Ah, Kird Ape. Definitely a classic card that
combined strength with speed.
Let me spell out the pain for you:
Turn 1: Stomping Ground, Kird Ape
...and, that's it! You've now got a 2/3 out
on turn 1, before your opponent has even played
their first land. From there you just try to
overwhelm them in the early game, finishing them
off before they can even really get started.
Kird Ape is a card designed to put the pressure
on early, forcing your opponent to change their
game plan to deal with it. With a Giant Growth,
you could swing for 5 with it as early as turn
Can you believe this card used to be banned
at one point? It's not anymore, nowadays you'll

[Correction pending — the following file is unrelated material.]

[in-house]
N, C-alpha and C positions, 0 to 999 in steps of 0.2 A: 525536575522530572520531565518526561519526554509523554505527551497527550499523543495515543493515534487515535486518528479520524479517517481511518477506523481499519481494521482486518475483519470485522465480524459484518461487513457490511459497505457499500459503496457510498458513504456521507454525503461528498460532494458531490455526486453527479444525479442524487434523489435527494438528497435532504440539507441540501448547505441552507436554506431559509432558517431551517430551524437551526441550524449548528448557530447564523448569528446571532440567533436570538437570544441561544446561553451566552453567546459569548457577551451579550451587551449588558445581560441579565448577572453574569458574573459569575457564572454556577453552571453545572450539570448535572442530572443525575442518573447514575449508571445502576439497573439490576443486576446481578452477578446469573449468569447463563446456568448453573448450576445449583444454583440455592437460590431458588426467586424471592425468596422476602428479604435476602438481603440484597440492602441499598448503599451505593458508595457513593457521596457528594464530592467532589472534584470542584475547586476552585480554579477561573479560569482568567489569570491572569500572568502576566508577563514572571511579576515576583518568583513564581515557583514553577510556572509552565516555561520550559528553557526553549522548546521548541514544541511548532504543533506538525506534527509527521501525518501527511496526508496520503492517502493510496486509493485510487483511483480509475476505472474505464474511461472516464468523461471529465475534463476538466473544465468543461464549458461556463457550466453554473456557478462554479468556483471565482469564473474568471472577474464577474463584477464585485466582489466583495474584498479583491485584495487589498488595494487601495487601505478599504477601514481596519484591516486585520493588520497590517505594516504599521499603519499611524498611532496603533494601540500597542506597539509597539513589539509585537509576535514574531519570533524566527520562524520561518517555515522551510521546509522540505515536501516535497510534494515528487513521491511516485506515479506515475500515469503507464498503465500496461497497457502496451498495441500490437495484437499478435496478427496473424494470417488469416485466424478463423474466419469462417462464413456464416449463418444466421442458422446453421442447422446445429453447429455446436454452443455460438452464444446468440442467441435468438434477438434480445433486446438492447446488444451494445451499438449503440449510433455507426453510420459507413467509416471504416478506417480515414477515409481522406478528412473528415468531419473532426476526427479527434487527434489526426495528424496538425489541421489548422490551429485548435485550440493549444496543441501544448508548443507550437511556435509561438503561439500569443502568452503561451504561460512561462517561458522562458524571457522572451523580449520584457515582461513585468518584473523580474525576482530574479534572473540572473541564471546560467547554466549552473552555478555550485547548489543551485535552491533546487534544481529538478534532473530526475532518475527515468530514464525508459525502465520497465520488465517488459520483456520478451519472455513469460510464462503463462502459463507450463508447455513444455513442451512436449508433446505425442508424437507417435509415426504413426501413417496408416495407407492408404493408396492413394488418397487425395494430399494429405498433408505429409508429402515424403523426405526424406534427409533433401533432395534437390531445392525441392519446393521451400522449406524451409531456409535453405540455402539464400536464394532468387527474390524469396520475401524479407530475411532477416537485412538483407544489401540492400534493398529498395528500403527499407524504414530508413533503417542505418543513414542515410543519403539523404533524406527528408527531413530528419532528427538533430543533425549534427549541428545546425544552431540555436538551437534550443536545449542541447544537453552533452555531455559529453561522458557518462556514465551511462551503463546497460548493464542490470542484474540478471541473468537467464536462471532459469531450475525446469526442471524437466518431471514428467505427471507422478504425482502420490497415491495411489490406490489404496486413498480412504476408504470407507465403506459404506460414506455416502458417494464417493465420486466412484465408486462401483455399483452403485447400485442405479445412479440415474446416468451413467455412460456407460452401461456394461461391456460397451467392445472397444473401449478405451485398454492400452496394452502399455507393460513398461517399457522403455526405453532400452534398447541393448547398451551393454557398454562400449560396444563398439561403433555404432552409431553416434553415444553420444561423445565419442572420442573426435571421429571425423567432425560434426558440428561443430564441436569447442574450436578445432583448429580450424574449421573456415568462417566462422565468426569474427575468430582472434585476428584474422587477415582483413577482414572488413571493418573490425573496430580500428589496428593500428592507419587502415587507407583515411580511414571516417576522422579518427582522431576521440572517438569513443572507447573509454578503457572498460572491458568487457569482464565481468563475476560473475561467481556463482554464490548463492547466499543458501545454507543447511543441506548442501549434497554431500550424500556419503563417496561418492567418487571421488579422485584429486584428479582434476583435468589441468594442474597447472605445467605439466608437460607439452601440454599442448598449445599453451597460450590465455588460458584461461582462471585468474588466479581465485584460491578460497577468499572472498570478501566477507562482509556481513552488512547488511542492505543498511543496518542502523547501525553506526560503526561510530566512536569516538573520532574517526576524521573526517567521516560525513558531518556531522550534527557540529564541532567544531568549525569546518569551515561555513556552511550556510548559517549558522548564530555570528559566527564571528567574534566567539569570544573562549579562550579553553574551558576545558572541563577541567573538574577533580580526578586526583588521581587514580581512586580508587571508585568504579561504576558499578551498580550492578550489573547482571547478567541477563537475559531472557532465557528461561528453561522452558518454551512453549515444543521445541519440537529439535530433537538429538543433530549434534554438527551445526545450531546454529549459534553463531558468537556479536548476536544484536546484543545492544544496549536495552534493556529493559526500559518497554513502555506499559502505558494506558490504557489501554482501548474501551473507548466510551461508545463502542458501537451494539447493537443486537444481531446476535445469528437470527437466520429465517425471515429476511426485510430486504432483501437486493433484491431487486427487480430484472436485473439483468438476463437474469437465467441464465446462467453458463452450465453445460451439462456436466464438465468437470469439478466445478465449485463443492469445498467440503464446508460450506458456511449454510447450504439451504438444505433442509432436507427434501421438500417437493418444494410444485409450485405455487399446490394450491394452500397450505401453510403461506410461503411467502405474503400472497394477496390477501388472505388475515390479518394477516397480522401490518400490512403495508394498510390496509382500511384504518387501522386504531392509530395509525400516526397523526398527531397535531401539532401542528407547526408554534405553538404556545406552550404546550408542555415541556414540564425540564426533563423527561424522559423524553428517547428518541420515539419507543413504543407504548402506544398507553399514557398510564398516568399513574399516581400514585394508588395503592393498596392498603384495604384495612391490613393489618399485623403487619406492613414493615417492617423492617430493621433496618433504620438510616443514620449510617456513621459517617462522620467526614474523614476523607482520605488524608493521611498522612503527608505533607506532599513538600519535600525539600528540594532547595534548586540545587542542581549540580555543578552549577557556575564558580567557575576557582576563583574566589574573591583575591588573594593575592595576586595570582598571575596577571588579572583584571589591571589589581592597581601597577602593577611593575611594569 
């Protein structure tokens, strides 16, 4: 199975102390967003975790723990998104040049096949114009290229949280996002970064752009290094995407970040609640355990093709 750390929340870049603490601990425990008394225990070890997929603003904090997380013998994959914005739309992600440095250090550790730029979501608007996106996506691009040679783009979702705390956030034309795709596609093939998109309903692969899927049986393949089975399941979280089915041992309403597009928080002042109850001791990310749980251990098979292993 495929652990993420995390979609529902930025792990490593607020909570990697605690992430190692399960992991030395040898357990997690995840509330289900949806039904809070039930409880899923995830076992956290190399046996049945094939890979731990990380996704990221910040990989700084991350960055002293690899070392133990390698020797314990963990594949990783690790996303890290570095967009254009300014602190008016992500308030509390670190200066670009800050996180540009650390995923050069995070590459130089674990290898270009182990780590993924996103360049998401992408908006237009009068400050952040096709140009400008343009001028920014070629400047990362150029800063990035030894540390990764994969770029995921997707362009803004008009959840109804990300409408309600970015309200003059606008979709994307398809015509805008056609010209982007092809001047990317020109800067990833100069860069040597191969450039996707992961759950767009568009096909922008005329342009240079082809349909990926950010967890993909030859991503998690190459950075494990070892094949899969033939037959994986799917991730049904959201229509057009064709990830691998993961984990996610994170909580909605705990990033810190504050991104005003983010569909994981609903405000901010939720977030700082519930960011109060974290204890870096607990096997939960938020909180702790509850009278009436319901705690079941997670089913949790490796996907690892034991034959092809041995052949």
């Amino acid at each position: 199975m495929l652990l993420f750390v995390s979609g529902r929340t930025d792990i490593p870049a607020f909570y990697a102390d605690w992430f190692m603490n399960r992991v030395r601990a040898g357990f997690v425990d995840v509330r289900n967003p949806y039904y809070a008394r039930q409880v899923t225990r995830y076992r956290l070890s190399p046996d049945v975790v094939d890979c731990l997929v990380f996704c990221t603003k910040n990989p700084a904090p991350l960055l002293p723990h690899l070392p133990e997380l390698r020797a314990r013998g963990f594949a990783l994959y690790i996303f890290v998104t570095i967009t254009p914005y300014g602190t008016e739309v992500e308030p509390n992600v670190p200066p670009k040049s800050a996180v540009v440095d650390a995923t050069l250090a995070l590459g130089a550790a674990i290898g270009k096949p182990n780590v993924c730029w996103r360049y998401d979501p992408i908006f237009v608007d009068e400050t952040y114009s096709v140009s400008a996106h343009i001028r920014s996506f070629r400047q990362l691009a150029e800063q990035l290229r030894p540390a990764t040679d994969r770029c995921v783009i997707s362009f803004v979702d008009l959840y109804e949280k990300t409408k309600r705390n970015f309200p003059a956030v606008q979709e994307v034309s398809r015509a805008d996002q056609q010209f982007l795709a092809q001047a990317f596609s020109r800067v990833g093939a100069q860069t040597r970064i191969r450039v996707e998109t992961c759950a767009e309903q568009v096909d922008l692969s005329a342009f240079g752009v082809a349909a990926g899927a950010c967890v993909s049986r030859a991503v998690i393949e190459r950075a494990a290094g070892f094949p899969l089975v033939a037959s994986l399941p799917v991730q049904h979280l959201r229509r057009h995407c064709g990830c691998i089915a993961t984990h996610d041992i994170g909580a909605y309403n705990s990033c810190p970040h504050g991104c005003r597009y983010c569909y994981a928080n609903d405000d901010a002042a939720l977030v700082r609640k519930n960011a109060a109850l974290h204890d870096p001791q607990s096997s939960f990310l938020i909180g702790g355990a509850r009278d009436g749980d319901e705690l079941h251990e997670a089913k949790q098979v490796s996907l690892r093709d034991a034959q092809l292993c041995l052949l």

even find things like Loam Lion and Wild Nacatl
trying to cash in on what Kird Ape started.
Presumably this card was much more of a threat
when your opponent wouldn't really even have an
answer until turn 3, unless watching their
Grizzly Bears die pointlessly on turn 2 counts
as an answer.
The only problem really with Kird Ape and
things like it that the further the game drags
on, the more outclassed they become. They're
great for super early pressure, don't get me
wrong. But as soon as your opponent plays a
Watchwolf or Wall of Omens or Frostburn Weird on
turn 2, the fun's pretty much over. Low-level
vanilla creatures - even effeciently costed ones
- aren't as good later in the game as ones with
combat tricks or cool abilities. People like
cards such as Qasali Pridemage not just because
it's an efficient early game creature, but
because it'll always be useful for something,
even later in the game. When your opponent plays
a 10/10 Apocalypse Hydra on turn 7, Kird Ape is
not the next card you want to topdeck.
Of course, Kird Ape is there to ensure your
opponent never gets to turn 7 in the first